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Planning minister Nick Boles becomes Tory 'hate figure' with plan to build on two million acres of countrysideCall to build on 'another 2 to 3% of land' sparks backlash from Conservative votersTory MP Bob Stewart says the government should focus on developing brownfield sites
13:30 GMT, 3 December 2012
High demand: Planning Minister Nick Boles warned 100,000 new homes will be built to accommodate the expanding British population
A plan to build on two million acres
of countryside to solve Britain’s housing crisis has made planning
minister Nick Boles a Tory ‘hate figure’, it was claimed today.
The outspoken minister, promoted by
David Cameron in this autumn’s reshuffle, claimed ‘another 2 to 3 per
cent of land’ needed to be developed to meet soaring demand for housing
fuelled by immigration.
But Tory MP Bob Stewart revealed voters in his Beckenham constituency are furious at the idea,
insisting homes should be built on brownfield sites which have been
Last week Mr Boles said migrants accounted for almost
half of the housing demand, and his figures suggest 100,000 new homes a
year will be needed to accommodate them. The minister added: ‘We can’t
go on like this.’
conservationists by saying up to two million acres of green fields may
have to be concreted over to deal with the housing shortage.
Now he is at risk of sparking a Tory revolt among MPs with rural constituencies and voters who do not want to see more development.
Mr Stewart told The Times: ‘Boles is rapidly becoming a hate figure. ‘They would much prefer building on brownfield sites.’
Mr Boles is the first government minister to draw a clear link between housing demand and the legacy of Labour’s open-door immigration policy.
He said: ‘The fact is – and I am critical of the last government’s immigration policies – we allowed the population of this country to expand dramatically.
‘The population of England has gone up by two million in the last ten years. These people now live here, these people are now British and they need homes just like other British people.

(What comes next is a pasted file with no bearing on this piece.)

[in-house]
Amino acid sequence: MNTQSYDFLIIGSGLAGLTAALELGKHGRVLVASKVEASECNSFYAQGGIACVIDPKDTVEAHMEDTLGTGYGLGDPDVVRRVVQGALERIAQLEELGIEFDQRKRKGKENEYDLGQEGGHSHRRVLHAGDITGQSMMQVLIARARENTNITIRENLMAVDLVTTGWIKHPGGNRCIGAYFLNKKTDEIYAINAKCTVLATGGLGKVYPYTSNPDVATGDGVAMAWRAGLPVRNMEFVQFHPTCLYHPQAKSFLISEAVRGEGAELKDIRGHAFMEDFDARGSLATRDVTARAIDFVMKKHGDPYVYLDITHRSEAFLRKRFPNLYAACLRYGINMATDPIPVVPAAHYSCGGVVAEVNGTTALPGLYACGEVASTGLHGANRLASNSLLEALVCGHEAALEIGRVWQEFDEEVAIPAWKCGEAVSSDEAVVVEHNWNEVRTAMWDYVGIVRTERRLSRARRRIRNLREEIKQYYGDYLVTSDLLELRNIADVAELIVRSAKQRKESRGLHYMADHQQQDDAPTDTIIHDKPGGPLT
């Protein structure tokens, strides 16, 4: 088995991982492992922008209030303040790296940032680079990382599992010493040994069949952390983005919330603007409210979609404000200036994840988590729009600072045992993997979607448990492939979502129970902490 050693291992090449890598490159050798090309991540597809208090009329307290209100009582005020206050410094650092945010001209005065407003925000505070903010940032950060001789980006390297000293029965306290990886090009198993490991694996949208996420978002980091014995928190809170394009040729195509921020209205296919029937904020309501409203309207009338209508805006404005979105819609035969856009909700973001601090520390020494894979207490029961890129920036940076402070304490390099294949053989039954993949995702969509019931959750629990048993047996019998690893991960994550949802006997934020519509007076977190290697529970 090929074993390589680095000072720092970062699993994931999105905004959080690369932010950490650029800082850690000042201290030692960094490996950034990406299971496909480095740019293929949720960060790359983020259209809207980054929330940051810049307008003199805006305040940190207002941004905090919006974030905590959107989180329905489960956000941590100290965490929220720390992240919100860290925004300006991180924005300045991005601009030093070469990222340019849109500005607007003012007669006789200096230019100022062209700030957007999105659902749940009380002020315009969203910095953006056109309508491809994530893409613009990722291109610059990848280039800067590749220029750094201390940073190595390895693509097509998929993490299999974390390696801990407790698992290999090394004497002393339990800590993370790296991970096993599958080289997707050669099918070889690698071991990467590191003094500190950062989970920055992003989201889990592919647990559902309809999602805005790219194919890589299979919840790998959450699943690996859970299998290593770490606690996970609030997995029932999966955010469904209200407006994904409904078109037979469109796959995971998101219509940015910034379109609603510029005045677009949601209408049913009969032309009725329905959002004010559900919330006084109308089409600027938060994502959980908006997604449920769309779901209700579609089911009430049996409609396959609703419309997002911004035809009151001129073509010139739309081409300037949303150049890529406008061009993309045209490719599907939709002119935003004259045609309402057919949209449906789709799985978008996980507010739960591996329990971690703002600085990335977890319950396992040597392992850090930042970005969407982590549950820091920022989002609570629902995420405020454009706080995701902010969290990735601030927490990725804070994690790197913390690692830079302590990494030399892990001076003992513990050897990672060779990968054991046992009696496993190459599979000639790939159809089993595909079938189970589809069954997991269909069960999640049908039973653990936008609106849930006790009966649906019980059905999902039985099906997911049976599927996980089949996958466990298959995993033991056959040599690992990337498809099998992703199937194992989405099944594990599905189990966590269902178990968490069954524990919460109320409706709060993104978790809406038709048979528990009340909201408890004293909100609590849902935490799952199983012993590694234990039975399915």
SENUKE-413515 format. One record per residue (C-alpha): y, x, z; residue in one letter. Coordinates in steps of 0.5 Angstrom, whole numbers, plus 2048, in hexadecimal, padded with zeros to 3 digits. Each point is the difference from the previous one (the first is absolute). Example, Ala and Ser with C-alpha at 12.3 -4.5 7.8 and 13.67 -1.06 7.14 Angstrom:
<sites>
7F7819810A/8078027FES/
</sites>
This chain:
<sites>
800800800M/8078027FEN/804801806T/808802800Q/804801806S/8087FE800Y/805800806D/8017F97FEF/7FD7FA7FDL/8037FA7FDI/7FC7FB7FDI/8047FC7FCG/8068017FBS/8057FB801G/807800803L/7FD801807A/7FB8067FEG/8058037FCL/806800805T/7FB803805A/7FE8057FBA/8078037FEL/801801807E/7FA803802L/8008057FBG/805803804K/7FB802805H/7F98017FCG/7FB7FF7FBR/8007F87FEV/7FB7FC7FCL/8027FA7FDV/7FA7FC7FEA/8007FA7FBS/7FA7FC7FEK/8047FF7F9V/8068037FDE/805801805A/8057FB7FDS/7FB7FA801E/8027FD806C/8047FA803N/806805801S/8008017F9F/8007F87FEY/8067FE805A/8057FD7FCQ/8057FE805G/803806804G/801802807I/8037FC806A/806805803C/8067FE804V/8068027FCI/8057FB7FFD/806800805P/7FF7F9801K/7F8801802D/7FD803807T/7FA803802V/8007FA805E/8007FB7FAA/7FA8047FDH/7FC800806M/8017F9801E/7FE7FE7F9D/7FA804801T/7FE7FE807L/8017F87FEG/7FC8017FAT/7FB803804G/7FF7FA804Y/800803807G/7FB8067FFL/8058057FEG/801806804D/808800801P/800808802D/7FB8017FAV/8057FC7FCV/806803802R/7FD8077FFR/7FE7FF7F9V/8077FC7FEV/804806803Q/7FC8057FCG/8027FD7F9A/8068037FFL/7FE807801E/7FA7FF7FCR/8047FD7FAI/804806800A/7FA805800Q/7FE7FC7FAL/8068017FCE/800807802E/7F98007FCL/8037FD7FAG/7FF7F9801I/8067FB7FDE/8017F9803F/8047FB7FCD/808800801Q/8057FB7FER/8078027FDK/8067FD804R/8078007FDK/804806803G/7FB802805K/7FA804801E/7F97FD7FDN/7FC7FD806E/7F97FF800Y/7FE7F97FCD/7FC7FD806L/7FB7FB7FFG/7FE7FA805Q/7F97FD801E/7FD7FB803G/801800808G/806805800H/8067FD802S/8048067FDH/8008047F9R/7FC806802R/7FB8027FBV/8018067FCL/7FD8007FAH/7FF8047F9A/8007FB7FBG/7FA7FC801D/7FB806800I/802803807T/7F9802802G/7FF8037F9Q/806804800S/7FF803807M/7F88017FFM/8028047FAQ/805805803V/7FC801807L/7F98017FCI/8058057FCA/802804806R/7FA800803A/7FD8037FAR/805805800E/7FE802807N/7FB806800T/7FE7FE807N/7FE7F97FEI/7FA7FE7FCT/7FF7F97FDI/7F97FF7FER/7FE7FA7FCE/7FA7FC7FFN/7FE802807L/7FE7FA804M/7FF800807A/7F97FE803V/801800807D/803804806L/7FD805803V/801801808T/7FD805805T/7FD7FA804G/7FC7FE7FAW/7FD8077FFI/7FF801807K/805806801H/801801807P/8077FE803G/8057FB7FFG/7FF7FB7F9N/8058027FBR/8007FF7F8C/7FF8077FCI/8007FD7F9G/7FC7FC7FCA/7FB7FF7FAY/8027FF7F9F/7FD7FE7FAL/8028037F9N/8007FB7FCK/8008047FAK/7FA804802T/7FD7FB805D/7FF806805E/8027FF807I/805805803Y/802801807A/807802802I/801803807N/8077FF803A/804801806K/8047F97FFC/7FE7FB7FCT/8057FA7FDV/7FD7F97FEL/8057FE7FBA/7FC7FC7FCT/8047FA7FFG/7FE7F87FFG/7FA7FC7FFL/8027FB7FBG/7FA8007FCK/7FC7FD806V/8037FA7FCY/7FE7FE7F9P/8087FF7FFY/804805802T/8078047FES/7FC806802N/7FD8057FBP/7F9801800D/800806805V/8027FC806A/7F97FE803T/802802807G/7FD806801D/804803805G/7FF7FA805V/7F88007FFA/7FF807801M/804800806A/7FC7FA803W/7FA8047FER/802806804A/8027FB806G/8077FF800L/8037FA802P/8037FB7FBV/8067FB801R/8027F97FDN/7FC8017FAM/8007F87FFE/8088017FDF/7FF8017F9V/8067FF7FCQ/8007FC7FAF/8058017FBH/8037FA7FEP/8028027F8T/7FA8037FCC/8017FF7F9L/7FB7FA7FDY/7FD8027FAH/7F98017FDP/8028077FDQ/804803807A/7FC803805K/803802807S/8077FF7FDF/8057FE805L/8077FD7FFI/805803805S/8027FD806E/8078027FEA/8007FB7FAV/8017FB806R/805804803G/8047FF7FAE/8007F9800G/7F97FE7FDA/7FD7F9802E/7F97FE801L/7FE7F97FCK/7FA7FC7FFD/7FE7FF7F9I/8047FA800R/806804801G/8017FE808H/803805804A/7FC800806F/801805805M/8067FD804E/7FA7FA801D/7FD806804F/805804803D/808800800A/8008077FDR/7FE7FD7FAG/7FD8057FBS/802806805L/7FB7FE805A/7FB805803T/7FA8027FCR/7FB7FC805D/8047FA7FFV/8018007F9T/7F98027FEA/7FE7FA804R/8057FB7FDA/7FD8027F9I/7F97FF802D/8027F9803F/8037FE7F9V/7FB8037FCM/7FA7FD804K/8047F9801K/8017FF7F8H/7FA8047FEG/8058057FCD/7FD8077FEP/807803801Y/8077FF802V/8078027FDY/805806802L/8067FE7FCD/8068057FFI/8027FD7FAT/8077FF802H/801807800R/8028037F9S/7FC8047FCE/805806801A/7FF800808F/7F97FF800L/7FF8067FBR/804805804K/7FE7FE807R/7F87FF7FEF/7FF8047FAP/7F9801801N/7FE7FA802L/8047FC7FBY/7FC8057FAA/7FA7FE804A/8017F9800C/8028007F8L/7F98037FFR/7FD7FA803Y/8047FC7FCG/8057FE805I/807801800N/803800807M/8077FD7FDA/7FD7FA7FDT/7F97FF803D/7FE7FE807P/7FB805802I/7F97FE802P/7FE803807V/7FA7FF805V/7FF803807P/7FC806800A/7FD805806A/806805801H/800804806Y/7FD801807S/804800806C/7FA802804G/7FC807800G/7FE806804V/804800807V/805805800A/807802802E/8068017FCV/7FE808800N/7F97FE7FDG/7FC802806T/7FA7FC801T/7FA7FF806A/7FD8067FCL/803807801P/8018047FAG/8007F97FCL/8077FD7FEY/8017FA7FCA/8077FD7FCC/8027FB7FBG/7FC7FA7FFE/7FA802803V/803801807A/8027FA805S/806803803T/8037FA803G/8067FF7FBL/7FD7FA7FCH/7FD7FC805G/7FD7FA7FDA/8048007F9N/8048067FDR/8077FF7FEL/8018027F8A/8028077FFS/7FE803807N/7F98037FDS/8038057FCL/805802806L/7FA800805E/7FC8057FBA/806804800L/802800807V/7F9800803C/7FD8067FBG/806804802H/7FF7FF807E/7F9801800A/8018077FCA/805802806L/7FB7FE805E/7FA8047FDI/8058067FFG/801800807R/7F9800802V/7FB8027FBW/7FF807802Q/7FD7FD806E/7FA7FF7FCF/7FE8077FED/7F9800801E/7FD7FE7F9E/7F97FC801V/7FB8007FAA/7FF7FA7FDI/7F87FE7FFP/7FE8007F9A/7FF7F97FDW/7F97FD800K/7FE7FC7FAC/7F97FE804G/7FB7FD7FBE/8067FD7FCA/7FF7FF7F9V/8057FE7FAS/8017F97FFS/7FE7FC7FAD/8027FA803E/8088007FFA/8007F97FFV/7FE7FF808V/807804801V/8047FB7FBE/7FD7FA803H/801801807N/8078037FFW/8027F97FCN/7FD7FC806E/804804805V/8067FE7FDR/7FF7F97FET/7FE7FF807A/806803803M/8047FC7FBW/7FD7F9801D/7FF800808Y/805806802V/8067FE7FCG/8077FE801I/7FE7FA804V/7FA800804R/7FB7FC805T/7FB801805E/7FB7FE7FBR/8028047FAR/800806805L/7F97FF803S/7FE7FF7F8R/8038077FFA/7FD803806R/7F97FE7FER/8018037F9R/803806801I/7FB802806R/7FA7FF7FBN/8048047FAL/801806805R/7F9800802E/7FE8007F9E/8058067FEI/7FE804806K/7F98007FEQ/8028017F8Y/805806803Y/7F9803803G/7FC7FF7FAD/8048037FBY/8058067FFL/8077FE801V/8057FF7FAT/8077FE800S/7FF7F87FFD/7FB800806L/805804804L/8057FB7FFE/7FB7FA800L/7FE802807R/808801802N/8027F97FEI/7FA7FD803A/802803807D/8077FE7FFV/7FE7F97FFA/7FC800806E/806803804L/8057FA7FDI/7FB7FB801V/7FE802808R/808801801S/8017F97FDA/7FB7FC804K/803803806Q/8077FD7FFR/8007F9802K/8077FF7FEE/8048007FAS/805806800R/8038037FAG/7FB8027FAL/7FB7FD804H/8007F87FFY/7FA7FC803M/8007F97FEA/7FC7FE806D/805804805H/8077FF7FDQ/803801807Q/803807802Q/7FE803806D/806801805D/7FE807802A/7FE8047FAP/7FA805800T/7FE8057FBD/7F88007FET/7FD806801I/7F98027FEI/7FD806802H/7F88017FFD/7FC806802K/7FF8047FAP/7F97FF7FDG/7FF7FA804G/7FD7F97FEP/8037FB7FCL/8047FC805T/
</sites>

‘The fact is, 43 per cent of the new households which want a home, is accounted for by immigration.
‘We can’t go on like this. We need to have less immigration and more house-building and we might then have a civilised country.’
Mr Boles warned the scale of demand
meant large swathes of countryside would have to be sacrificed, because
there were not enough empty homes or developed sites.
But conservationist have accused him of advocating unnecessary development of irreplaceable beauty spots.
Sue Holden, chief executive of the
Woodland Trust, said: 'Mr Boles does not only ignore existing land
availability, he fails to recognise that some aspects of nature are
'Unlike new buildings, ancient
woodland cannot be recreated. We are told by the Government that
economic growth and environmental enhancement can go hand in hand but
this kind of statement does little to promote confidence in its
commitment to a balanced approach.'
At risk: With a lack of both empty homes and developed sites where new homes could be built, Green Belt land may have to be sacrificed
Deputy Prime Minister Nick Clegg said
last month that the number of households was forecast to expand at the
rate of 230,000 a year. The figure supplied by Mr Boles suggests that
immigration will account for almost 100,000 of the total.
Clegg said total house building amounted to just 117,000 last year,
adding: ‘There’s only one way out of this housing crisis: We have to
build our way out.’
Mr Boles angered conservationists by suggesting the total area of land under development should be increased by a third to ease the housing shortage.
He said ministers would protect the Green Belt, but warned that large areas of ‘open land’ may have to be given over for housing. And he hit out at developers for building ‘pig ugly’ housing estates that deter communities from accepting any new development.
‘We’re going to protect the Green Belt but if people want to have housing for their kids they have got to accept we need to build more on some open land,’ Mr Boles said.
‘In the UK and England at the moment we’ve got about 9 per cent of land developed. All we need to do is build on another 2 to 3 per cent of land and we’ll have solved a housing problem.’
The National Trust accused Mr Boles of making up figures ‘on the back of a fag packet’, while the Campaign to Protect Rural England said his proposals were a licence to developers to ‘let rip’.